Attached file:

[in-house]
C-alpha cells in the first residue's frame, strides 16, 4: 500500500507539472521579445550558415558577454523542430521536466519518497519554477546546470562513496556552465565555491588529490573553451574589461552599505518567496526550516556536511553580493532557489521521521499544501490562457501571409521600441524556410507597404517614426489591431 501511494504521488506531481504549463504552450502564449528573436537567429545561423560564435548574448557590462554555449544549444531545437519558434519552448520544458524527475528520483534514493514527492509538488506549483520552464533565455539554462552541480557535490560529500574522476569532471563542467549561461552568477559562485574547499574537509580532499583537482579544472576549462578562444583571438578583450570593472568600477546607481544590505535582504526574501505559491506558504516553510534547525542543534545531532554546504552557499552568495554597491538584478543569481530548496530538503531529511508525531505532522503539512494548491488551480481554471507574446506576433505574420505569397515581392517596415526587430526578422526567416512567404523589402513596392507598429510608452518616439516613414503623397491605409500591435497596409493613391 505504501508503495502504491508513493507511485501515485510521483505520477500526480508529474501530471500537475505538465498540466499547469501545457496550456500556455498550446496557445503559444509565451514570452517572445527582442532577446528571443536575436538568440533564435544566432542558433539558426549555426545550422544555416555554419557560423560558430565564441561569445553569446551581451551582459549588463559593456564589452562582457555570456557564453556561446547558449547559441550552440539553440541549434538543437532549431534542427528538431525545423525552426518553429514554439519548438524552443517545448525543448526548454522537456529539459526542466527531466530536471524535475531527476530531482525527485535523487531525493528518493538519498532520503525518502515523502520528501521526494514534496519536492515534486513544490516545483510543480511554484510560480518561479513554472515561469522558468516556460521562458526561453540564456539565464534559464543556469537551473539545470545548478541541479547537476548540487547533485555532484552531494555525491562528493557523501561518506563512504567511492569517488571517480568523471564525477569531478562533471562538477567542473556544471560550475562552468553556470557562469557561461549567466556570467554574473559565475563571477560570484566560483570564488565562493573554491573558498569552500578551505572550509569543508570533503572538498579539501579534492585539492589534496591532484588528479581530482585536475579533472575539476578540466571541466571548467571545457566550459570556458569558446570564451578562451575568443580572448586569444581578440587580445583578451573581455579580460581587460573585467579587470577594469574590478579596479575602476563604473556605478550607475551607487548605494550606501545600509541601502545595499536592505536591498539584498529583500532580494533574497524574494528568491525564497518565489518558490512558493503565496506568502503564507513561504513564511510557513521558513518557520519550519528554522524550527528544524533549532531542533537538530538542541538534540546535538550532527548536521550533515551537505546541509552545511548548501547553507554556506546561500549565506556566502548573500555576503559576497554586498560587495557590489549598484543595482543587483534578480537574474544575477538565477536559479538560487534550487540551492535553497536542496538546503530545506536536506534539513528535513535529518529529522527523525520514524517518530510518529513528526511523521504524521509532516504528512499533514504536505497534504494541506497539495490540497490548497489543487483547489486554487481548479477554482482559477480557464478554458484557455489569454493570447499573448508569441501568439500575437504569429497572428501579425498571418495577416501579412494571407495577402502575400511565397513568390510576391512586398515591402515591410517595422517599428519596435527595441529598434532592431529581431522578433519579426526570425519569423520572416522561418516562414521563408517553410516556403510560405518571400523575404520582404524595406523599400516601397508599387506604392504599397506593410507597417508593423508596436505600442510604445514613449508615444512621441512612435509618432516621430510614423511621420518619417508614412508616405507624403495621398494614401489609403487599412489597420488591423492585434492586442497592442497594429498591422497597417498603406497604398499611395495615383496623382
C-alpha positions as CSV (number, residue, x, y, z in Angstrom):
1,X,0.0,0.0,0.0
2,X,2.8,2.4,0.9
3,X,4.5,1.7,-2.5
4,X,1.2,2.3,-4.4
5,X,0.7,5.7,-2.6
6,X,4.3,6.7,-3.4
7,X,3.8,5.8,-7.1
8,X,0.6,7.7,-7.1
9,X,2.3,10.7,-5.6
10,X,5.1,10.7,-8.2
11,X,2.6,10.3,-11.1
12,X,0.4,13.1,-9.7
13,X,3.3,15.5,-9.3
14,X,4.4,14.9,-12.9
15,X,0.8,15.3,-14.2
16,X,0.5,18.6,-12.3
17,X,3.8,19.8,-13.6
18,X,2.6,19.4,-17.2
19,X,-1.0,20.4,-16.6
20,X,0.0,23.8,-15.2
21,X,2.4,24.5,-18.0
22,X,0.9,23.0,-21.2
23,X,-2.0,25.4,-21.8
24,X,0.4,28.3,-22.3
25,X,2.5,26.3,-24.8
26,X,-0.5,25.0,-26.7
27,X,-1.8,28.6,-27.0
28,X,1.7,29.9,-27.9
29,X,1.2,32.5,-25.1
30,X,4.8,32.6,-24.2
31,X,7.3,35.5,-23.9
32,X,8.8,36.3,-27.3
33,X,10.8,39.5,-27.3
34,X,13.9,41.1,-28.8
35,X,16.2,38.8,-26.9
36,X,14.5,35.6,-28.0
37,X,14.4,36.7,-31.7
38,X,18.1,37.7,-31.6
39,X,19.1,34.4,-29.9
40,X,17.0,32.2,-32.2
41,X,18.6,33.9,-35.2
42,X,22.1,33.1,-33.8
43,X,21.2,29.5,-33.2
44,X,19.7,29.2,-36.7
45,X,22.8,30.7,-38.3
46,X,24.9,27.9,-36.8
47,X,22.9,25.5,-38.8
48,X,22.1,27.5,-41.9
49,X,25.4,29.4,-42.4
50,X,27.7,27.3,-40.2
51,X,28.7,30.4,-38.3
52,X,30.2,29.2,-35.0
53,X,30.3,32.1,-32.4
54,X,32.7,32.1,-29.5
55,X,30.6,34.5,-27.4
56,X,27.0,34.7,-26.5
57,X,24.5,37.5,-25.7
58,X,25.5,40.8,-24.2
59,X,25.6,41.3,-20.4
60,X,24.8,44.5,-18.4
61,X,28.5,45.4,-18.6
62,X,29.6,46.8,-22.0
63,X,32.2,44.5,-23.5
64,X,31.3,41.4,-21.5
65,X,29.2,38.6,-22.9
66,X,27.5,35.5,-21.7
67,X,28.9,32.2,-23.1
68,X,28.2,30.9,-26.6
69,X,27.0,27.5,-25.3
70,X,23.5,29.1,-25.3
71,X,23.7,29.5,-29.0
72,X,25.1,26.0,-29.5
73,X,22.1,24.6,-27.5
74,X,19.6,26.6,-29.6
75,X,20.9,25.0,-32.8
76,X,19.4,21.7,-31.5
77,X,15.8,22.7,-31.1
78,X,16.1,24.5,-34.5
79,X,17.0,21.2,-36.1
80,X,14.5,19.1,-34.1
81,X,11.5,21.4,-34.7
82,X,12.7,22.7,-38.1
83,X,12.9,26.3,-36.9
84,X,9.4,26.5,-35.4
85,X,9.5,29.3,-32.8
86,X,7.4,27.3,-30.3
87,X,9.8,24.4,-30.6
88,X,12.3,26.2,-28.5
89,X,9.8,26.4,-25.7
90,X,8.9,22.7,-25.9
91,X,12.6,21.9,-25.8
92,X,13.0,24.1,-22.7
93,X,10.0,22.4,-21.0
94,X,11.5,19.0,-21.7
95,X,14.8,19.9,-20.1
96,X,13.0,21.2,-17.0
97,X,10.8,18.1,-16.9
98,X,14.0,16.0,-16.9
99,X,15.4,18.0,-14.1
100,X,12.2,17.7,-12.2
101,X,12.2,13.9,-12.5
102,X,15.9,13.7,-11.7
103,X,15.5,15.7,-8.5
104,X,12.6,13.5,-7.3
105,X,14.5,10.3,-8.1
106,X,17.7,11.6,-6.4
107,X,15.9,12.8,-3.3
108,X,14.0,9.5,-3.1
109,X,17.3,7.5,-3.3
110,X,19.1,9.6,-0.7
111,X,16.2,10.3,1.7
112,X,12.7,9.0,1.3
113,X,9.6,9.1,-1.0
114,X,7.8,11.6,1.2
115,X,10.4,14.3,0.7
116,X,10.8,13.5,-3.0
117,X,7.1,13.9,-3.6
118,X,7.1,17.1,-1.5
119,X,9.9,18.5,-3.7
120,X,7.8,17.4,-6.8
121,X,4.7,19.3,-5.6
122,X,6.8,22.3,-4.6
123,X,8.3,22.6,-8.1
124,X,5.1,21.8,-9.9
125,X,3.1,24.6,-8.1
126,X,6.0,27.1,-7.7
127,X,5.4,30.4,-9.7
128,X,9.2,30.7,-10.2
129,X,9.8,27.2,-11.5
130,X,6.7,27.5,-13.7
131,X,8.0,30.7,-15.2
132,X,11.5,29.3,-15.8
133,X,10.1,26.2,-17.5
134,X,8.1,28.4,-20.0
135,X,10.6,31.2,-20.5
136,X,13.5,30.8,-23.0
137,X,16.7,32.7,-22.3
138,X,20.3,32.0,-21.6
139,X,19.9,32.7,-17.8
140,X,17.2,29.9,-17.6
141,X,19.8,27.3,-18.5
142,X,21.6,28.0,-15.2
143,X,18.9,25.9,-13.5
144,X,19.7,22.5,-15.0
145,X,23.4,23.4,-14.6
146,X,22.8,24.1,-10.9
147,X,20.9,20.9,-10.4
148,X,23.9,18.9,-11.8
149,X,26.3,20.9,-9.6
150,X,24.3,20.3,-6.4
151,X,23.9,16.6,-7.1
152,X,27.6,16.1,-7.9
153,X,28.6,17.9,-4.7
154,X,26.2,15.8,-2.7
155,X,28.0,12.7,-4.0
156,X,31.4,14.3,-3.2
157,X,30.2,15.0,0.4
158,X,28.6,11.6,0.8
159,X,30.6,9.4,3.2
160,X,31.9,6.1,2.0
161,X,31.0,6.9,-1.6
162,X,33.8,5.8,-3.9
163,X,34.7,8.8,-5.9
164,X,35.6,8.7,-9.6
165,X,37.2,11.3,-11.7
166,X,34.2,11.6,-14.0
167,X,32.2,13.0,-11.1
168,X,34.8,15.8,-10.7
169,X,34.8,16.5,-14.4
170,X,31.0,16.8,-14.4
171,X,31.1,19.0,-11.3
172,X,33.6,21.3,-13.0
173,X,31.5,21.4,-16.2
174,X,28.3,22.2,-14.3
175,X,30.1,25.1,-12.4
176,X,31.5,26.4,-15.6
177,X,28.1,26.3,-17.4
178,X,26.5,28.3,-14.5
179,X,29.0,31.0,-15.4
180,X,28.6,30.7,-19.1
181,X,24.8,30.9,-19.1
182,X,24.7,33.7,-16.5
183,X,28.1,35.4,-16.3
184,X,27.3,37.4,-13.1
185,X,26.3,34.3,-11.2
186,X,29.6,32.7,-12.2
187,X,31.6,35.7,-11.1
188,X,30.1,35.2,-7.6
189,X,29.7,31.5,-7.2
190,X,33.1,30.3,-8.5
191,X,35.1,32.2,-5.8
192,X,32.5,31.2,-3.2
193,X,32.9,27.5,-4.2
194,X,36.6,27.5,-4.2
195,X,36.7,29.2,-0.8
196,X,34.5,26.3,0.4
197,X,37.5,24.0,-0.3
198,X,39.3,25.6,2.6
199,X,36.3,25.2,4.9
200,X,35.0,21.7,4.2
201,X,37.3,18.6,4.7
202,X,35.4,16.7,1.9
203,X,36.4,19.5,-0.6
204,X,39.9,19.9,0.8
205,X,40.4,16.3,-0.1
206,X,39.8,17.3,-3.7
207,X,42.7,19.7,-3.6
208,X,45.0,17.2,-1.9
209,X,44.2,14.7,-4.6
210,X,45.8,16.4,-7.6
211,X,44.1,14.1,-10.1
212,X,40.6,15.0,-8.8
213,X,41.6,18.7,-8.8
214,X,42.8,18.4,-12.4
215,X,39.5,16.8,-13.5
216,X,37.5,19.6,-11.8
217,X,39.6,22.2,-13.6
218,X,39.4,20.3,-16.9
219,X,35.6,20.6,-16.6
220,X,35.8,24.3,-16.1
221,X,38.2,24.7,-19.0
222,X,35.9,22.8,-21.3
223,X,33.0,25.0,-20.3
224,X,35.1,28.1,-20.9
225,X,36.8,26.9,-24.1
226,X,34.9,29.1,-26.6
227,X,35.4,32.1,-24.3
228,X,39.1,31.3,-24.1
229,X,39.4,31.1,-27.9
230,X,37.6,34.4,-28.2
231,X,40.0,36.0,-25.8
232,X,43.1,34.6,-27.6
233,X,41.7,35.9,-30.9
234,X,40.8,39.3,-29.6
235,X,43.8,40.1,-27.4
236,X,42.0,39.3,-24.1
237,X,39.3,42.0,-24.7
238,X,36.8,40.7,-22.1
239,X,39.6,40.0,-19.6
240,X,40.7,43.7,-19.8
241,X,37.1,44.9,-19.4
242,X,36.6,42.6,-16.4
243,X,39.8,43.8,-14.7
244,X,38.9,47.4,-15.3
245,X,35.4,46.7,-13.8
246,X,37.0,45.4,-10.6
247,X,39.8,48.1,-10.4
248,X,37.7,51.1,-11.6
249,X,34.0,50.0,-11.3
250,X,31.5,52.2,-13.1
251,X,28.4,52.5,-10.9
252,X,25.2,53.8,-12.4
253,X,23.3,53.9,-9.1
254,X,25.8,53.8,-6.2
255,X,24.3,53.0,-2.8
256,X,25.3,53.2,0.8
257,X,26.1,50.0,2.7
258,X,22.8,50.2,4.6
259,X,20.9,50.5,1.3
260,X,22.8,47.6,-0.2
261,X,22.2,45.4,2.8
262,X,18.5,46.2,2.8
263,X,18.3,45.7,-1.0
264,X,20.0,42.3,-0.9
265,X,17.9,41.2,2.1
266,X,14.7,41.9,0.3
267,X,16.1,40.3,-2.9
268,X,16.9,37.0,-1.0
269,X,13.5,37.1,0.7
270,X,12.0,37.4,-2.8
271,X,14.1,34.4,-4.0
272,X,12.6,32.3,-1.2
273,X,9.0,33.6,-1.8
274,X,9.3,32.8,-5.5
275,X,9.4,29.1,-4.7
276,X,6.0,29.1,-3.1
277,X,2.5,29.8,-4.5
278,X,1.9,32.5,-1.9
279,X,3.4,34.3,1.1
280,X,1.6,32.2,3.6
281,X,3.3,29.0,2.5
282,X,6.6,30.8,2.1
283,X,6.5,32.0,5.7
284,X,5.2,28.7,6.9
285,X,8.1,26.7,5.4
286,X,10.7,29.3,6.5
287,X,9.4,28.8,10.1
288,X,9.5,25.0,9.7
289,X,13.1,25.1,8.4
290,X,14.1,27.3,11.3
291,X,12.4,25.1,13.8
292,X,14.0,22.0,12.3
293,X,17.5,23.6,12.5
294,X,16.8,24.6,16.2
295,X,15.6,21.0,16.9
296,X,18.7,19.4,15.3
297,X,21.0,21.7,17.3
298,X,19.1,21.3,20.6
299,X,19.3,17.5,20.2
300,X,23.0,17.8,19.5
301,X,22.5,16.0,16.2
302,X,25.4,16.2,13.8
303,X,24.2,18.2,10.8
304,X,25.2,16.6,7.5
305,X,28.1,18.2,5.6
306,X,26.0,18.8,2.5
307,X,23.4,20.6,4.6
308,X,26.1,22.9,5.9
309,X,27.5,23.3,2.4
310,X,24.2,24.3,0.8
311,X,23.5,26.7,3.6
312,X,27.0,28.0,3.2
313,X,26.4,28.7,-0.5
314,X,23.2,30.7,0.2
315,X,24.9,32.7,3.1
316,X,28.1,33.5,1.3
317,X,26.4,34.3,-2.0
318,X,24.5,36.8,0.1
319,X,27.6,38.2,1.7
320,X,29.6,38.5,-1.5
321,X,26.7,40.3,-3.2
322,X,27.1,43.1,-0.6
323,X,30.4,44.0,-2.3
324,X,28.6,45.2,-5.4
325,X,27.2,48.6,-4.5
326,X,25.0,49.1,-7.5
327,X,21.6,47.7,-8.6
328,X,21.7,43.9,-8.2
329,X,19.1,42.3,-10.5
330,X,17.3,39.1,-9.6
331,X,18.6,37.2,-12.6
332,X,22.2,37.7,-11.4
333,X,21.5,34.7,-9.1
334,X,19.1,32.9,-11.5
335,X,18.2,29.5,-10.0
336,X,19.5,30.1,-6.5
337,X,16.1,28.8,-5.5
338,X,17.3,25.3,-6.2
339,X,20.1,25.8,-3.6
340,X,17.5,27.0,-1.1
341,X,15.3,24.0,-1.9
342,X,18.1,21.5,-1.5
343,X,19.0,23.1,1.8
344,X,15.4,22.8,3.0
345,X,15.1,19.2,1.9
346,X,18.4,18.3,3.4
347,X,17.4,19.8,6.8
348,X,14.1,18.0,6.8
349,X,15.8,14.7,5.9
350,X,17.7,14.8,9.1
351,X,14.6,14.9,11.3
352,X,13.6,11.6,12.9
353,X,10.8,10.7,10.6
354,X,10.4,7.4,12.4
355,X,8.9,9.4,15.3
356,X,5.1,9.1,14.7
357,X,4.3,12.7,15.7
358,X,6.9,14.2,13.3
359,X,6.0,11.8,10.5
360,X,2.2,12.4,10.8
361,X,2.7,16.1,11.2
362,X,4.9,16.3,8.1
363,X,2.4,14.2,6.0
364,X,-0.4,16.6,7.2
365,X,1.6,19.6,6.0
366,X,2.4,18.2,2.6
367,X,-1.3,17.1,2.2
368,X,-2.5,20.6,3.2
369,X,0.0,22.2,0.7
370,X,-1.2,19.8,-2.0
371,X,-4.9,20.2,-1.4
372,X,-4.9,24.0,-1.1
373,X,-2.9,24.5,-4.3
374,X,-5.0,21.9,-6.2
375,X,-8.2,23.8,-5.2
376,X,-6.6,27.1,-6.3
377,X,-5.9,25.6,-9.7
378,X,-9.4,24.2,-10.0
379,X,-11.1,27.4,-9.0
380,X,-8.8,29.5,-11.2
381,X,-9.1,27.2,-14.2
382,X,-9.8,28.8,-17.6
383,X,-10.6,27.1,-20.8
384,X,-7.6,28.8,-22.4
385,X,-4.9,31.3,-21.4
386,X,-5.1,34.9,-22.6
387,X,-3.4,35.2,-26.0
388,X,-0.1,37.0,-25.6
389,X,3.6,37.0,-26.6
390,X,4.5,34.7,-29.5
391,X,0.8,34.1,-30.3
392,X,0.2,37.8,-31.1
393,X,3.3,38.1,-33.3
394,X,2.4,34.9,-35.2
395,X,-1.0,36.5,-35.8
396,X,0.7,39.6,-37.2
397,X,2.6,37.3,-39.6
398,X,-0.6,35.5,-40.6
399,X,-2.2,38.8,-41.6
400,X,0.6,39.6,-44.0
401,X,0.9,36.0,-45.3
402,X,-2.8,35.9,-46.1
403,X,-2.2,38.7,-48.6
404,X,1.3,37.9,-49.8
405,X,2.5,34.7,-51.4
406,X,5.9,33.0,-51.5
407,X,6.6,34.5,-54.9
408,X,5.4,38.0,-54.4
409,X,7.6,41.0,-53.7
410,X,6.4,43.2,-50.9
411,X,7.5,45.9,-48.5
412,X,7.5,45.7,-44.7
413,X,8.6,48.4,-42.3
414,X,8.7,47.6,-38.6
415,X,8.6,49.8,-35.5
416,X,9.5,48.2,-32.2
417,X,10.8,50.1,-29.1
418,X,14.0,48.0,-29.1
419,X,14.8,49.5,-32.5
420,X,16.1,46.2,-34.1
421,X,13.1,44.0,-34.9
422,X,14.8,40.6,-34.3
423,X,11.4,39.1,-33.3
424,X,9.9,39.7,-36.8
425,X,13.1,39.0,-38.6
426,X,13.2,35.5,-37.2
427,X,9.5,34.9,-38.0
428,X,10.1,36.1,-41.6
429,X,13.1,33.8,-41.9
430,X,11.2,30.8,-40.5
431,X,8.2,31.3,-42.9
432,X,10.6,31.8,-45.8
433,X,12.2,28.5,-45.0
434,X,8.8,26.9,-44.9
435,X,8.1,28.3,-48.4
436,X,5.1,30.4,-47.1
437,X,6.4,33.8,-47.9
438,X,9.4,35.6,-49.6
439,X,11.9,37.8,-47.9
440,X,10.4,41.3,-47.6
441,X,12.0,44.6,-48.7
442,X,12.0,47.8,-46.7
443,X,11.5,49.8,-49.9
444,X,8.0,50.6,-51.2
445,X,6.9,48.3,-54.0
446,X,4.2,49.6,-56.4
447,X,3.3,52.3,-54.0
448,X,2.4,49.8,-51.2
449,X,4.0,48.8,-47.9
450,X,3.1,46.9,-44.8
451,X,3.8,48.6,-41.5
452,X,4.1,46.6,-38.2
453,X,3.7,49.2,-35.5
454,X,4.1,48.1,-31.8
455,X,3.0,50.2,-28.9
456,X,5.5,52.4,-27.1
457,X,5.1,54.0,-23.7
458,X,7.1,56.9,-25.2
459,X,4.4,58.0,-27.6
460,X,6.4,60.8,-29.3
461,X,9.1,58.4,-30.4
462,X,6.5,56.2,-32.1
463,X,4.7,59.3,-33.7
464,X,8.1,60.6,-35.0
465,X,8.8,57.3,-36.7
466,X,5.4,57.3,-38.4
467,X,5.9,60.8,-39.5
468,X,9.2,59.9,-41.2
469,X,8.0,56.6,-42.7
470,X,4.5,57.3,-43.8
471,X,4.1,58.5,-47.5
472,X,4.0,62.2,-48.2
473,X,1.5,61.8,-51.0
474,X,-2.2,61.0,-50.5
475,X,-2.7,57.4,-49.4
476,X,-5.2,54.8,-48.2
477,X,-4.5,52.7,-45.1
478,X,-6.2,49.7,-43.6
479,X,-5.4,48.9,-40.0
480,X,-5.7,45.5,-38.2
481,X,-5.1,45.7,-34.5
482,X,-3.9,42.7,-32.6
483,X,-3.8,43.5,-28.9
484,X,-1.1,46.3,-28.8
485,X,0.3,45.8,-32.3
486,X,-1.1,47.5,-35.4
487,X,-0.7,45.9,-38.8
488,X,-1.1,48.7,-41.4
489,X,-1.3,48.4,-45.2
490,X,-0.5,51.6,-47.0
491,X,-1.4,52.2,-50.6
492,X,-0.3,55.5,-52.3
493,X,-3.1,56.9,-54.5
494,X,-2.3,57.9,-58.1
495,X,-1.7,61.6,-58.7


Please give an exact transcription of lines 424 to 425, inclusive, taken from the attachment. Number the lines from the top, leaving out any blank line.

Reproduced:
421,X,13.1,44.0,-34.9
422,X,14.8,40.6,-34.3